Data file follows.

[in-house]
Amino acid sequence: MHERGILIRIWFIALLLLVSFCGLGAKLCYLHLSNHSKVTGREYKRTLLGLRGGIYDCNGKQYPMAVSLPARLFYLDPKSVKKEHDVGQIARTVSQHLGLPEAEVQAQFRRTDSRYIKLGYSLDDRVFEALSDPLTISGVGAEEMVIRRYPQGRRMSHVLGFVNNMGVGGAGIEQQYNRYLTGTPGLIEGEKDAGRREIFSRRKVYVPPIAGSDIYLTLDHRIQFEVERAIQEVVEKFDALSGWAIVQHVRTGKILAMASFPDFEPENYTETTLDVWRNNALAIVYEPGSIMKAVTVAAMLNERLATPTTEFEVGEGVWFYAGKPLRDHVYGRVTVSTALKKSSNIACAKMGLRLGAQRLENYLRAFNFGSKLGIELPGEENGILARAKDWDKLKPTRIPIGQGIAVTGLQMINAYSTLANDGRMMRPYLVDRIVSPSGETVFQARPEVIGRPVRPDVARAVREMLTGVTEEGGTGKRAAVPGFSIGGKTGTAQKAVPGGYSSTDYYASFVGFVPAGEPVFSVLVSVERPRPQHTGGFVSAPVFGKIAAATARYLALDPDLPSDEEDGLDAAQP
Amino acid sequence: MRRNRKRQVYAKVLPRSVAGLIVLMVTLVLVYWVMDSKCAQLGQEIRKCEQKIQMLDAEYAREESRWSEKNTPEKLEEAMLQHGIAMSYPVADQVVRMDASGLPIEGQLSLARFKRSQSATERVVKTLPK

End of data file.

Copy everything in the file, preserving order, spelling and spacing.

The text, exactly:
[in-house]
Amino acid sequence: MHERGILIRIWFIALLLLVSFCGLGAKLCYLHLSNHSKVTGREYKRTLLGLRGGIYDCNGKQYPMAVSLPARLFYLDPKSVKKEHDVGQIARTVSQHLGLPEAEVQAQFRRTDSRYIKLGYSLDDRVFEALSDPLTISGVGAEEMVIRRYPQGRRMSHVLGFVNNMGVGGAGIEQQYNRYLTGTPGLIEGEKDAGRREIFSRRKVYVPPIAGSDIYLTLDHRIQFEVERAIQEVVEKFDALSGWAIVQHVRTGKILAMASFPDFEPENYTETTLDVWRNNALAIVYEPGSIMKAVTVAAMLNERLATPTTEFEVGEGVWFYAGKPLRDHVYGRVTVSTALKKSSNIACAKMGLRLGAQRLENYLRAFNFGSKLGIELPGEENGILARAKDWDKLKPTRIPIGQGIAVTGLQMINAYSTLANDGRMMRPYLVDRIVSPSGETVFQARPEVIGRPVRPDVARAVREMLTGVTEEGGTGKRAAVPGFSIGGKTGTAQKAVPGGYSSTDYYASFVGFVPAGEPVFSVLVSVERPRPQHTGGFVSAPVFGKIAAATARYLALDPDLPSDEEDGLDAAQP
Amino acid sequence: MRRNRKRQVYAKVLPRSVAGLIVLMVTLVLVYWVMDSKCAQLGQEIRKCEQKIQMLDAEYAREESRWSEKNTPEKLEEAMLQHGIAMSYPVADQVVRMDASGLPIEGQLSLARFKRSQSATERVVKTLPK